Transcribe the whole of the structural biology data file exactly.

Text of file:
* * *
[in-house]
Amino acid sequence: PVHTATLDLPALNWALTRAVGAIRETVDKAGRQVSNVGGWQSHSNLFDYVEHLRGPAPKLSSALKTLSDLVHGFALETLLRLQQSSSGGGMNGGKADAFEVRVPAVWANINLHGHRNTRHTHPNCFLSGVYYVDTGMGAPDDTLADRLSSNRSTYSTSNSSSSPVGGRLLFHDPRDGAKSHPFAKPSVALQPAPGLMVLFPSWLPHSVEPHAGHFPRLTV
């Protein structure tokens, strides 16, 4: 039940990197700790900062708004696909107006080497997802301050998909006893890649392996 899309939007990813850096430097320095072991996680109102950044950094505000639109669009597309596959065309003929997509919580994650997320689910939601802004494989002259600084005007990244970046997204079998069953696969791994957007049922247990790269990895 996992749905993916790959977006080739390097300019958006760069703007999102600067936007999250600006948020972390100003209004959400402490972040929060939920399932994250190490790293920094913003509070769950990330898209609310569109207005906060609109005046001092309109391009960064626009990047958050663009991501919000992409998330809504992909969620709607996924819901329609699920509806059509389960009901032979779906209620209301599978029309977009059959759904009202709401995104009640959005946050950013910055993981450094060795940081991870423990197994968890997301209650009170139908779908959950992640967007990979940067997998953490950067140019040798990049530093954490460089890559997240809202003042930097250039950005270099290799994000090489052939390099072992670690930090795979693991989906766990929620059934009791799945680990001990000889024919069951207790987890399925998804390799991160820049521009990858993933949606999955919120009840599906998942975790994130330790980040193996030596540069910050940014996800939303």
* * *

[in-house]
Amino acid sequence: PVHTATLDLPALNWALTRAVGAIRETVDKAGRQVSNVGGWQSHSNLFDYVEHLRGPAPKLSSALKTLSDLVHGFALETLLRLQQSSSGGGMNGGKADAFEVRVPAVWANINLHGHRNTRHTHPNCFLSGVYYVDTGMGAPDDTLADRLSSNRSTYSTSNSSSSPVGGRLLFHDPRDGAKSHPFAKPSVALQPAPGLMVLFPSWLPHSVEPHAGHFPRLTV
């Protein structure tokens, strides 16, 4: 039940990197700790900062708004696909107006080497997802301050998909006893890649392996 899309939007990813850096430097320095072991996680109102950044950094505000639109669009597309596959065309003929997509919580994650997320689910939601802004494989002259600084005007990244970046997204079998069953696969791994957007049922247990790269990895 996992749905993916790959977006080739390097300019958006760069703007999102600067936007999250600006948020972390100003209004959400402490972040929060939920399932994250190490790293920094913003509070769950990330898209609310569109207005906060609109005046001092309109391009960064626009990047958050663009991501919000992409998330809504992909969620709607996924819901329609699920509806059509389960009901032979779906209620209301599978029309977009059959759904009202709401995104009640959005946050950013910055993981450094060795940081991870423990197994968890997301209650009170139908779908959950992640967007990979940067997998953490950067140019040798990049530093954490460089890559997240809202003042930097250039950005270099290799994000090489052939390099072992670690930090795979693991989906766990929620059934009791799945680990001990000889024919069951207790987890399925998804390799991160820049521009990858993933949606999955919120009840599906998942975790994130330790980040193996030596540069910050940014996800939303």